• As of 2014, Desmethylprodine is categorized as a Schedule I substance under the Controlled Substances Act in the United States. It is also subject to regulatory controls in most countries similar to those governing morphine.
  • Are there any analogs or related compounds to Desmethylprodine?
  • Yes, there have been investigations into structural analogs of Desmethylprodine, some of which have demonstrated significantly higher in vitro potency compared to Desmethylprodine.


  1. US 2765314, Schmidle CJ, Mansfield RC, “Preparation of Esters” (1956) – This patent, issued on 2 October 1956, and assigned to Rohm and Haas, is related to the preparation of esters.
  2. Reynolds AK, Randall LO (1957) – “Morphine & Allied Drugs” is a reference that provides information about morphine and related drugs.
  3. Ziering A, Lee J (November 1947) – In this scientific paper, the synthesis of piperidine derivatives, specifically 1,3-dialkyl-4-aryl-4-acyloxypiperidines, is discussed.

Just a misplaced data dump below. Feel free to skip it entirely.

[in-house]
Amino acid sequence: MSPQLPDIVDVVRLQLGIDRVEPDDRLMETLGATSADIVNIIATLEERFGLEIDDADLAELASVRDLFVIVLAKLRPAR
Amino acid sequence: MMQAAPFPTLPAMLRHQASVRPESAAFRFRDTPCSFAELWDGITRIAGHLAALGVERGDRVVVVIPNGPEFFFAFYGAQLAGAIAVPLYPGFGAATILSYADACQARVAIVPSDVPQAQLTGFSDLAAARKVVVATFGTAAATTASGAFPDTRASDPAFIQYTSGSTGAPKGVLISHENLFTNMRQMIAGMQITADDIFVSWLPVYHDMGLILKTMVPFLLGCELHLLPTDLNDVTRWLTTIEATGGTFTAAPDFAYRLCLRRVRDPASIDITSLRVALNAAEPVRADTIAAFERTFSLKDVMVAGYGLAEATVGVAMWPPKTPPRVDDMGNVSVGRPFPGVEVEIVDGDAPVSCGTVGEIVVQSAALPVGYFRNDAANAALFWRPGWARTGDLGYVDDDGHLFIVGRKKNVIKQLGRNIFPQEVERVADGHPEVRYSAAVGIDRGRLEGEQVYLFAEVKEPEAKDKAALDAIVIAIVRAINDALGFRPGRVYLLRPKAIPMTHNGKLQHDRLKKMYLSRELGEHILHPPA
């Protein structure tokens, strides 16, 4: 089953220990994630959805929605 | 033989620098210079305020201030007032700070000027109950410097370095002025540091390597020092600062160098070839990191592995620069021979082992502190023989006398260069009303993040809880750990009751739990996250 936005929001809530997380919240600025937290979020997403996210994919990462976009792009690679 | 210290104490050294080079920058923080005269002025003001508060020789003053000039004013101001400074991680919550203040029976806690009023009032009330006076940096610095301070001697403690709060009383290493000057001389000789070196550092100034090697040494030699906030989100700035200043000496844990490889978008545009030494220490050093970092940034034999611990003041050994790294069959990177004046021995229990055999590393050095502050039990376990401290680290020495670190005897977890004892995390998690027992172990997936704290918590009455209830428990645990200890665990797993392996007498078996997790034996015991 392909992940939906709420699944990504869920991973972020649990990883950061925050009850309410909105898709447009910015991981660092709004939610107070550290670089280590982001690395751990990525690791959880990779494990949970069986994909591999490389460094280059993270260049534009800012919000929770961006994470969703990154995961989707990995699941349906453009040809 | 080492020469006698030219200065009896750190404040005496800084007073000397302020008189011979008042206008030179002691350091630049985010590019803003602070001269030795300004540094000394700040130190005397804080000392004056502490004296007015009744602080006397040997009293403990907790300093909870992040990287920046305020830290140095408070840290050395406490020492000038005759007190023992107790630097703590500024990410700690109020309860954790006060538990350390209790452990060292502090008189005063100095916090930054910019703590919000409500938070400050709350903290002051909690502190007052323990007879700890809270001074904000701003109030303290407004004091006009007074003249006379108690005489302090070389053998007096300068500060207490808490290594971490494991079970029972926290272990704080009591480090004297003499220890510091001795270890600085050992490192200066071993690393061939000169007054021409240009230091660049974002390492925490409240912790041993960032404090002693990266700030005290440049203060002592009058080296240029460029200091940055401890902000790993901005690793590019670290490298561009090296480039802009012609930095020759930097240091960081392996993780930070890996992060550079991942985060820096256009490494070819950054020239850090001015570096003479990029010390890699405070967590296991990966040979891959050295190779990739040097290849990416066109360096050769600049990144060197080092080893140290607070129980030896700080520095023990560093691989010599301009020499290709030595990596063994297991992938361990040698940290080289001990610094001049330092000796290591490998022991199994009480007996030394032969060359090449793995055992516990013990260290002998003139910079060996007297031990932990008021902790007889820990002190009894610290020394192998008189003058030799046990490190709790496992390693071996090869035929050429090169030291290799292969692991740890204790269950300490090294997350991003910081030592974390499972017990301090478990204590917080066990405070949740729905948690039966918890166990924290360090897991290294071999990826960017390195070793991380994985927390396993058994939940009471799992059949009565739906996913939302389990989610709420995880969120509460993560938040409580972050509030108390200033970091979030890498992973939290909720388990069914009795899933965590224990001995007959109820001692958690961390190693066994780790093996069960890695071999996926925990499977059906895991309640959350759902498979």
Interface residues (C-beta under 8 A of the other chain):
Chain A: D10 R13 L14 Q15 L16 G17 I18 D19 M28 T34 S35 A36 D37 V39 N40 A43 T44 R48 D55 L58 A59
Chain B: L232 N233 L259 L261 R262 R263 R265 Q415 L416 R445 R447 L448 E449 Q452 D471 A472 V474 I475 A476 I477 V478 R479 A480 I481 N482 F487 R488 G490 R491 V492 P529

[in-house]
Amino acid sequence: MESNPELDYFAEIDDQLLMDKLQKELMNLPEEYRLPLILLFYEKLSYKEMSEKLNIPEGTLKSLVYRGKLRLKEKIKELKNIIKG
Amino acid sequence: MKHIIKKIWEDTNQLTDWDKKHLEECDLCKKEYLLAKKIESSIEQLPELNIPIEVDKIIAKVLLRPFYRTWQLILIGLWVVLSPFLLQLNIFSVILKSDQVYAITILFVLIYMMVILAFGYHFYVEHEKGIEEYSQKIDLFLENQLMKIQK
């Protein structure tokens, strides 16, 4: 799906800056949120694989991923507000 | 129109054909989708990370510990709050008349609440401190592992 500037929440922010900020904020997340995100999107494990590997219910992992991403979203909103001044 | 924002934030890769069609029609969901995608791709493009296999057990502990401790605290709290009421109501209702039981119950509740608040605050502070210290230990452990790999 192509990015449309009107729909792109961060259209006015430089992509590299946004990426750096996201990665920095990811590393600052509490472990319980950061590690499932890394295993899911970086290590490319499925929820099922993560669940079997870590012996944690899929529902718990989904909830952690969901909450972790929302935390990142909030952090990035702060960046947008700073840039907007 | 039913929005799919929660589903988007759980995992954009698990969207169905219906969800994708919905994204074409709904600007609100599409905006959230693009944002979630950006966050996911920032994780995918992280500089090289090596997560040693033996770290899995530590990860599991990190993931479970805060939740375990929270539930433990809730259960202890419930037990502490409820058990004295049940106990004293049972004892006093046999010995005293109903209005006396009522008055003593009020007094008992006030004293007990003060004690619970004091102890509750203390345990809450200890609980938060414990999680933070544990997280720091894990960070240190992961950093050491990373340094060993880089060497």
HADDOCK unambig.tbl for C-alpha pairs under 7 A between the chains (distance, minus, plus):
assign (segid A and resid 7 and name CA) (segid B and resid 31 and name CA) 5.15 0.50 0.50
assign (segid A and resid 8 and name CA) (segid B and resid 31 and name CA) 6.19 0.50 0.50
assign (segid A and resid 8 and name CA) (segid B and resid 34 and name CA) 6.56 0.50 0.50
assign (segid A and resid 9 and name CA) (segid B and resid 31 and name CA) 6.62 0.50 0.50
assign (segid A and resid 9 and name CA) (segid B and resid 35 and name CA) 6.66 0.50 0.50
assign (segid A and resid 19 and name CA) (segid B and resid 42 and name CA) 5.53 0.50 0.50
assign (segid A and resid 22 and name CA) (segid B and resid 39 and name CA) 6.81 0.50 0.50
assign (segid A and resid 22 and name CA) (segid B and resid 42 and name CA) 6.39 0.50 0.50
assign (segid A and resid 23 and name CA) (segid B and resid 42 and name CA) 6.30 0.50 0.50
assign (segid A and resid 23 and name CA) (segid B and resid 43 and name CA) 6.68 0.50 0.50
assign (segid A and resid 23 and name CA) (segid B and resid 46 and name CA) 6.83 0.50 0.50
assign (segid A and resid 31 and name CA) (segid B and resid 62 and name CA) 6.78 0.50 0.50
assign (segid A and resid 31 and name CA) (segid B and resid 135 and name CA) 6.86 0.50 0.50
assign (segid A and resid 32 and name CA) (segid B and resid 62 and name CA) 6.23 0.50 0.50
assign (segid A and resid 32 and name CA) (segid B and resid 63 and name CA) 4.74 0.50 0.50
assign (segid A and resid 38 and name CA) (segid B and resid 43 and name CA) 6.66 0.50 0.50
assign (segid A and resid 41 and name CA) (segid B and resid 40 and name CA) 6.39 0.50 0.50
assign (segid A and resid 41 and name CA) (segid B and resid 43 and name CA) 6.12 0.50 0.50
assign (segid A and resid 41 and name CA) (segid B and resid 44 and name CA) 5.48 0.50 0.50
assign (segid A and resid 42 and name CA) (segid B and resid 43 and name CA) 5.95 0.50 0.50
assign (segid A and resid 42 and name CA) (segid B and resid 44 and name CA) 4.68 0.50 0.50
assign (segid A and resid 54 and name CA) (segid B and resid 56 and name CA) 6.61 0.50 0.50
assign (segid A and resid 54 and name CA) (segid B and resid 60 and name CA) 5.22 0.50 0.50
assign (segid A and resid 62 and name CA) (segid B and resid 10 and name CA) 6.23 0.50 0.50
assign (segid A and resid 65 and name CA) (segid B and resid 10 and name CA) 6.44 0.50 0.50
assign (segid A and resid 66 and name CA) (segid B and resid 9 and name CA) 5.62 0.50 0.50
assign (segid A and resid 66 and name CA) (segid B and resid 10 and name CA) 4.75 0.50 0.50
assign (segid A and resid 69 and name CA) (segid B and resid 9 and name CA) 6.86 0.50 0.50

4. Schwarcz J (2005) – “Aim high: synthetic opiates deliver surprising side effects” is a source that delves into the unexpected side effects of synthetic opiates.
  5. Gibb, Barry J. (2007) – “The Rough Guide to the Brain” provides insights into various aspects of the brain, including information on opioids.
  6. “Quotas – 2014” – This source is related to quotas and their allocation in 2014 by the DEA Diversion Control Division.
  7. Johannessen JN, Markey SP (July 1984) – This scientific article discusses the assessment of the opiate properties of two constituents of a toxic illicit drug mixture.
  8. Davis GC, Williams AC, Markey SP, Ebert MH, Caine ED, Reichert CM, Kopin IJ (December 1979) – This publication explores chronic Parkinsonism resulting from the intravenous injection of meperidine analogues.
  9. Wallis C (2001-06-24) – “Surprising Clue to Parkinson’s” is a Time magazine article that uncovers a surprising clue related to Parkinson’s disease.
  10. Schmidt N, Ferger B (2001) – This scientific article presents neurochemical findings in the MPTP model of Parkinson’s disease.
  11. Elpern B, Wetterau W, Carabateas P, Grumbach L (1958) – In this scientific publication, the preparation of certain strong analgesics is discussed, particularly 4-acyloxy-1-aralkyl-4-phenylpiperidines.
  12. Carabateas PM, Grumbach L (September 1962) – This scientific article covers strong analgesics, specifically some 1-substituted 4-phenyl-4-propionoxypiperidines.
  13. Janssen PA, Eddy NB (February 1960) – This article discusses compounds related to pethidine and new chemical methods for enhancing the analgesic activity of pethidine.